A dramatic wedge-shaped presence on an otherwise banal suburban street, the Critchley-Waring residence at 12 Eastview Crescent shows the influence of the so-called Harvard Five, a group of pioneering Modernist architects that settled in New Canaan, Connecticut during the late 1940s. Former Bauhaus instructor Marcel Breuer and his Harvard students John M. Johansen, Landis Gores, Philip Johnson and Eliot Noyes brought Modernism to the upscale Manhattan commuter suburbs, designing dozens of iconoclastic houses for adventuresome clients.
A property developer recently arrived from England, Angus Critchley-Waring was just such a client. He commissioned architect George Eber of John B. Parkin Associates to design his family home in the Breueresque mode, with clean, crisp lines and a sharply-sloped monocline roof. The two-storey west wing houses the bedrooms atop the garage and a recreation room, which opens onto a ground-level patio and gardens. But the real drama was reserved for the main-floor living areas: once past the entrance gallery, visitors were treated to what was then a stunning view of the ravine to the north through a glass wall that stretches some 12 feet from the floor to the ceiling peak. Space flows freely through the open-plan living room, dining room and study, with their terrazzo floors, storage walls of black walnut and massive fieldstone fireplaces. By contrast, the front of the house is largely blank and private; the glass-walled entrance allows southern light to penetrate into the living areas and balance the flood of light from the north. Exteriors are of smooth buff-coloured brick and natural cedar siding, now painted over, and accented by linear zips of white trim. The Critchley-Waring house was a finalist in the 1961 Massey Medals for Architecture competition and is still in original condition, down to the saucer-shaped planters lining the front walk.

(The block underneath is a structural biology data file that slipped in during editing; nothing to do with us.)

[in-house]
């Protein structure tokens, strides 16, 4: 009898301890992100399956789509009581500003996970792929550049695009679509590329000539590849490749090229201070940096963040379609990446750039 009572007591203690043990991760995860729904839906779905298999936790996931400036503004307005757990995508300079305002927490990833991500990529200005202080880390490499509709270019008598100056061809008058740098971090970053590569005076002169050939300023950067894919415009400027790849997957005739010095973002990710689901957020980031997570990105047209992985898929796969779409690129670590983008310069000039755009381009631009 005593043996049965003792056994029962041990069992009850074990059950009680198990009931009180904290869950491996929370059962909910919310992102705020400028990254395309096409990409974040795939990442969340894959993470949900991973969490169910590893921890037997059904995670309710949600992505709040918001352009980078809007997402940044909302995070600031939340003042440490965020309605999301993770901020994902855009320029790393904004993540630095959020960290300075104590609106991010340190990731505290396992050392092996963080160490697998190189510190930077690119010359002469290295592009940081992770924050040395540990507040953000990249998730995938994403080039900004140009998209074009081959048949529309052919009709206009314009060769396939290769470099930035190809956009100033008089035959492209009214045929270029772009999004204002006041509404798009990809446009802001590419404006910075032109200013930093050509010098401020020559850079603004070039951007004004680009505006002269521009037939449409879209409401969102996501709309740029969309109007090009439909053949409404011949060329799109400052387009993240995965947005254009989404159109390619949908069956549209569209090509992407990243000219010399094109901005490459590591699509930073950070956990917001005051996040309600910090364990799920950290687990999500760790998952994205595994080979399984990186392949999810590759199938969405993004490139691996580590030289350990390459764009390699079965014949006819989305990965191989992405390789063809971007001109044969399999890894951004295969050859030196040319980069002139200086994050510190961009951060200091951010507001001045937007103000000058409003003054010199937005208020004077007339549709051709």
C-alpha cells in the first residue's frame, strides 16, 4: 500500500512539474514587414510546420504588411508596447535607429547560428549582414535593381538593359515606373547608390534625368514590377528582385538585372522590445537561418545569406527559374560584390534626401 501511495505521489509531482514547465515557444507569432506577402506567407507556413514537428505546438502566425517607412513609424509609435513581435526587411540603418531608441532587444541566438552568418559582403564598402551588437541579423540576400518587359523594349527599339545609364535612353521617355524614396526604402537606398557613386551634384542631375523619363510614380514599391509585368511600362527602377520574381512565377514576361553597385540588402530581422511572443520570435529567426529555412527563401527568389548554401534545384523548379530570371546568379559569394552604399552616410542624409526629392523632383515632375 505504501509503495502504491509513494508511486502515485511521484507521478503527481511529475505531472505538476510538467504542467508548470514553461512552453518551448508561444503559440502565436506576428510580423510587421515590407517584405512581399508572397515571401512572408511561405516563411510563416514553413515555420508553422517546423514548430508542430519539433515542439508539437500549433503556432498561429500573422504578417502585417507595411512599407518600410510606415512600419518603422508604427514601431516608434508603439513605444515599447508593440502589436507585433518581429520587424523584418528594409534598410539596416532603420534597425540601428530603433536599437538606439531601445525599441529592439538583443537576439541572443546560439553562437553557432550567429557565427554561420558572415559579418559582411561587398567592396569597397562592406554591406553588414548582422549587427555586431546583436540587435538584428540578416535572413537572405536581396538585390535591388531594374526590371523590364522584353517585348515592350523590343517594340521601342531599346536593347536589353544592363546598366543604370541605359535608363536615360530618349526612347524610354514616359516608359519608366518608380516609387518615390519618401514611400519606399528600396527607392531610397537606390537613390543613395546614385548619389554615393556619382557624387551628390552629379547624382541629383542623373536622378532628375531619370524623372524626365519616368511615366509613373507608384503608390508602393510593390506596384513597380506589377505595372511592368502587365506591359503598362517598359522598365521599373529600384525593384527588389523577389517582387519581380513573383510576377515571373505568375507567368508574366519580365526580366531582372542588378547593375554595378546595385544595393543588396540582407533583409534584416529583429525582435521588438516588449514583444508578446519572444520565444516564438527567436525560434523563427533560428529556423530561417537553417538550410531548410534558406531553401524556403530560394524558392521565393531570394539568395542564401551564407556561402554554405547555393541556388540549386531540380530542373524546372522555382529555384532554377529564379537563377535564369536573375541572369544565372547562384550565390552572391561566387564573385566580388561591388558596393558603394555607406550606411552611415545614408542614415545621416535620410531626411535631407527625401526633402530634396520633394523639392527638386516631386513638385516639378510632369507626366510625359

George Eber (1923-1995) was born in Budapest, Hungary and arrived in Canada in 1950. He rose rapidly through the ranks at John B. Parkin Associates, becoming production head of design and, by 1961, manager of the firm’s Montreal office. After establishing his own Montreal practice, Eber designed the Jamaican pavilion for Expo 67 and was the associate architect for several others, including Buckminster Fuller’s famous geodesic-domed pavilion for the United States. Other significant projects include the Montreal Aquarium and the Hunter Douglas offices and plant in Pointe-Claire. Pinball Games: Arts of Survival in the Nazi and Communist Eras, Eber’s harrowing account of his life during the Second World War and behind the postwar Iron Curtain, was published in 2010. Angus Critchley-Waring is probably best remembered for developing the long-lost Lothian Mews at 96 Bloor Street West, an intimate ring of shops and offices around a fountain and courtyard that became a focal point for Toronto’s Yorkville cultural scene during the 1960s and 70s.